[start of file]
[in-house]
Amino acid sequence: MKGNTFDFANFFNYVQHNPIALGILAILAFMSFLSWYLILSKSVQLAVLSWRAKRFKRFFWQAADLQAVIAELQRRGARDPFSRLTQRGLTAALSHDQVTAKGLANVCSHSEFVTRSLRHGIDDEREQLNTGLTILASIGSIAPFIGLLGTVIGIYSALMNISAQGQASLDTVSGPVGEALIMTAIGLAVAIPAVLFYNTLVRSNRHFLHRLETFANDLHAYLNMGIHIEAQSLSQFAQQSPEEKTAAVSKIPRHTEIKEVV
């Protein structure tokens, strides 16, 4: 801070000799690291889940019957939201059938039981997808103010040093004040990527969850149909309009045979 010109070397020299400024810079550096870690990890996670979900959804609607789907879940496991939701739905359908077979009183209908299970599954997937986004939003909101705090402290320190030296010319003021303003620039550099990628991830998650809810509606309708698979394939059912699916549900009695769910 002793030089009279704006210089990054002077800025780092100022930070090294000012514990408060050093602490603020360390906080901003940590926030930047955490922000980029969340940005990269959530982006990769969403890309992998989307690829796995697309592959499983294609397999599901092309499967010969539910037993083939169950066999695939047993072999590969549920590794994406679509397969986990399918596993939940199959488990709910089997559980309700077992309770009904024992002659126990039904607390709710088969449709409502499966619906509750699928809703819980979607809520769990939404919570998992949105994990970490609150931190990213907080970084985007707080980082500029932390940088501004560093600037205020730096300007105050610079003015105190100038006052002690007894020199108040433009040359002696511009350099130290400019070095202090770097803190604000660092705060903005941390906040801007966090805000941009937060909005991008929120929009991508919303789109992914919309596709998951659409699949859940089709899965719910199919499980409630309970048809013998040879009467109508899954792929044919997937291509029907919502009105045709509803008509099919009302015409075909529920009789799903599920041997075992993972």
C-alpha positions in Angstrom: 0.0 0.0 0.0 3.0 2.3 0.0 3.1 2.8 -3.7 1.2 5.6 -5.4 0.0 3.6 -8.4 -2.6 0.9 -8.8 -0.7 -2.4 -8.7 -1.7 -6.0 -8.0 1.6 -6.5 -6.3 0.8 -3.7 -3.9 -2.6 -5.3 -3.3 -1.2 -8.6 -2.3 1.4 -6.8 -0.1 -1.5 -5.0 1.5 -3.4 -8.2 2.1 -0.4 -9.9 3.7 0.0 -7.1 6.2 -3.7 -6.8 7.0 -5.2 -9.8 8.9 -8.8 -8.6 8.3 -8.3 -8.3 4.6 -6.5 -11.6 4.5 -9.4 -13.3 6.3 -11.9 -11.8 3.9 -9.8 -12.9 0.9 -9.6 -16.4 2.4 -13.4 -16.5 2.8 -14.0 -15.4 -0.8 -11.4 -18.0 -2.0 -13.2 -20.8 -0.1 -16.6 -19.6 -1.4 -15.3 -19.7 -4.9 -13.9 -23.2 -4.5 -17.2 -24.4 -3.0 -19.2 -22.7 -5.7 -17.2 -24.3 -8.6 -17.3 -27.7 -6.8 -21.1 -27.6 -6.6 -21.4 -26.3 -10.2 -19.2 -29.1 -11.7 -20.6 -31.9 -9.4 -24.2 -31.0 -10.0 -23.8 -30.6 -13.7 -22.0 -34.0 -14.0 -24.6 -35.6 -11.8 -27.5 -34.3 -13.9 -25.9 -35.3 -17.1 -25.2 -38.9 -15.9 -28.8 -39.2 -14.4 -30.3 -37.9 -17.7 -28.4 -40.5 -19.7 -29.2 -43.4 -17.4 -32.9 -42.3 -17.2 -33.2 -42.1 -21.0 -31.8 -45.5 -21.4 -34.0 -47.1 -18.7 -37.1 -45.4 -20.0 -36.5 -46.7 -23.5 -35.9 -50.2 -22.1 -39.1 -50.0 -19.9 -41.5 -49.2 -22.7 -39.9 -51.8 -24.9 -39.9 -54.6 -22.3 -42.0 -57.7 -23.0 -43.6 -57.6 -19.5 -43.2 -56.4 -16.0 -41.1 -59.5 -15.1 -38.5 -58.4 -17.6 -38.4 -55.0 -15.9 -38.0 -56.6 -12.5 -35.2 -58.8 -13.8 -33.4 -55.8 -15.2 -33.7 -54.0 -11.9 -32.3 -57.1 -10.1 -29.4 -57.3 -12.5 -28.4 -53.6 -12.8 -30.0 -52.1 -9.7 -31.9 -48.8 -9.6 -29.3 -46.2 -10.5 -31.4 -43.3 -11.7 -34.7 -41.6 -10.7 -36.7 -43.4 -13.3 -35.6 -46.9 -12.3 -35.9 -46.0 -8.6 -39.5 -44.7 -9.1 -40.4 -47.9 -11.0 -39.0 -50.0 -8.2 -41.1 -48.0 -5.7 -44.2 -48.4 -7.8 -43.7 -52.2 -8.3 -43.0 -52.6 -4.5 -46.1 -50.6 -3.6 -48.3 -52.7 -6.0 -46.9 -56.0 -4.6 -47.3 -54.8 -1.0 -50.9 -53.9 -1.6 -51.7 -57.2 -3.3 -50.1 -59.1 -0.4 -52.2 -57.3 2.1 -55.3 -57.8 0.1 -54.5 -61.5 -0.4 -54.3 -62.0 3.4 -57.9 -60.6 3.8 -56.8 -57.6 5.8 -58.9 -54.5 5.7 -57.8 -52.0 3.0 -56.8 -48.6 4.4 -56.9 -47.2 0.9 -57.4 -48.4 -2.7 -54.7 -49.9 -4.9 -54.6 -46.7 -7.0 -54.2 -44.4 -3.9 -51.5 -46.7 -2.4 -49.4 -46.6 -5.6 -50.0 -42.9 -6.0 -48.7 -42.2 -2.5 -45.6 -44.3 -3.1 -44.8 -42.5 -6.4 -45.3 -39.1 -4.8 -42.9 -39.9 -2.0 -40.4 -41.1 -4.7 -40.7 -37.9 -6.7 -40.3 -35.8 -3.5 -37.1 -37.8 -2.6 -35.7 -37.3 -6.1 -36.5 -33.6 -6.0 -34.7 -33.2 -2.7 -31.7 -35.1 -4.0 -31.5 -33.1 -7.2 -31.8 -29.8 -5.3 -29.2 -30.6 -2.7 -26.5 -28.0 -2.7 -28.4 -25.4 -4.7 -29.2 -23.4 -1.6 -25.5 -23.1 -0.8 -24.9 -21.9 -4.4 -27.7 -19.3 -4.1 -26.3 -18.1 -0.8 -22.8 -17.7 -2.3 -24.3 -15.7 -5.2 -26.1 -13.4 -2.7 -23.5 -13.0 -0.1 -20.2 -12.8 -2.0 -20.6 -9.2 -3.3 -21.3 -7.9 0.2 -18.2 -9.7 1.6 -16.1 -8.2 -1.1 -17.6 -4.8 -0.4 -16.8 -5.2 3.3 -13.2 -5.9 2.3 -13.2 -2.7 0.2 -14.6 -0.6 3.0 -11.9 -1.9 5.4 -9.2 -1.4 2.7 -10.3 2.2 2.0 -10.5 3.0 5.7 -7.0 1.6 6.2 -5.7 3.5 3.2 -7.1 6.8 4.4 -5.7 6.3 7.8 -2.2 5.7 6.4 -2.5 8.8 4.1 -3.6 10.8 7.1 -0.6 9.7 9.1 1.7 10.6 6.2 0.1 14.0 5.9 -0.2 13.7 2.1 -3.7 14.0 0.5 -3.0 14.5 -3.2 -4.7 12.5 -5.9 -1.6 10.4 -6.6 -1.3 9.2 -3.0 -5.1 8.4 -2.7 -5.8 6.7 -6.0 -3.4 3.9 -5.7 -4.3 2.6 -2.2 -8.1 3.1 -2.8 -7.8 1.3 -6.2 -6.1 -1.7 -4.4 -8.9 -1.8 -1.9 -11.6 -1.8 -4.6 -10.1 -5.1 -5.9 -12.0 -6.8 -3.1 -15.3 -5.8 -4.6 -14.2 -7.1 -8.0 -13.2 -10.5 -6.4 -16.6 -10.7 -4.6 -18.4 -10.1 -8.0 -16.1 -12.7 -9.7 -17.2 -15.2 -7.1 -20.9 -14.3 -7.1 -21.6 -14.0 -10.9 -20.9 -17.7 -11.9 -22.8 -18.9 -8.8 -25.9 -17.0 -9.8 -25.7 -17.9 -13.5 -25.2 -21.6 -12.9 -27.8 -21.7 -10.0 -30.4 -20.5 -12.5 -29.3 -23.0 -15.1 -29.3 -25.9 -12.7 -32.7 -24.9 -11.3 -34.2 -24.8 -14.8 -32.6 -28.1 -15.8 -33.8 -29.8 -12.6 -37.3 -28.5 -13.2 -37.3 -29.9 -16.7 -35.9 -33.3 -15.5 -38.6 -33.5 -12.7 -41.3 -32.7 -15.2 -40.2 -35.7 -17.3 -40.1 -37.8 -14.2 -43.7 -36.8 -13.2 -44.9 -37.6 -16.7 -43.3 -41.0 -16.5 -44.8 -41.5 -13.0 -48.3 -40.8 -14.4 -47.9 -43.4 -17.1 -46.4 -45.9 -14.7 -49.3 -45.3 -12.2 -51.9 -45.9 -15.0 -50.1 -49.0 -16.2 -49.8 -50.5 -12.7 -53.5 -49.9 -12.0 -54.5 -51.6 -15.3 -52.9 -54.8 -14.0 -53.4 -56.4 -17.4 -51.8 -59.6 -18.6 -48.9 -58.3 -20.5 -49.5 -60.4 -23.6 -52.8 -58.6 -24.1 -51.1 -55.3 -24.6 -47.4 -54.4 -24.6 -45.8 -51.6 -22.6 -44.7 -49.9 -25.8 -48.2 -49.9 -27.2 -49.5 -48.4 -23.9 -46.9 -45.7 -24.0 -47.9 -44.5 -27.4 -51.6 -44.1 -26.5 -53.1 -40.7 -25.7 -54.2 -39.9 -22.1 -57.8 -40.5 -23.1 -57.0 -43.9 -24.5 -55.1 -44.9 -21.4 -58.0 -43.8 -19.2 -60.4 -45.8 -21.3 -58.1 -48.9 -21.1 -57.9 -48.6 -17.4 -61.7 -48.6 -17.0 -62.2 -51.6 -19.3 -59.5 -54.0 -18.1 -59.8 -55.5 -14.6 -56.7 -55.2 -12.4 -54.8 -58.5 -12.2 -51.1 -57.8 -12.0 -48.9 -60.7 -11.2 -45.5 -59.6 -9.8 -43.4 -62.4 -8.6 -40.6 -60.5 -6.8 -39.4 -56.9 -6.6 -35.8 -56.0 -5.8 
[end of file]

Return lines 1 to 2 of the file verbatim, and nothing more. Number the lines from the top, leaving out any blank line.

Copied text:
[in-house]
Amino acid sequence: MKGNTFDFANFFNYVQHNPIALGILAILAFMSFLSWYLILSKSVQLAVLSWRAKRFKRFFWQAADLQAVIAELQRRGARDPFSRLTQRGLTAALSHDQVTAKGLANVCSHSEFVTRSLRHGIDDEREQLNTGLTILASIGSIAPFIGLLGTVIGIYSALMNISAQGQASLDTVSGPVGEALIMTAIGLAVAIPAVLFYNTLVRSNRHFLHRLETFANDLHAYLNMGIHIEAQSLSQFAQQSPEEKTAAVSKIPRHTEIKEVV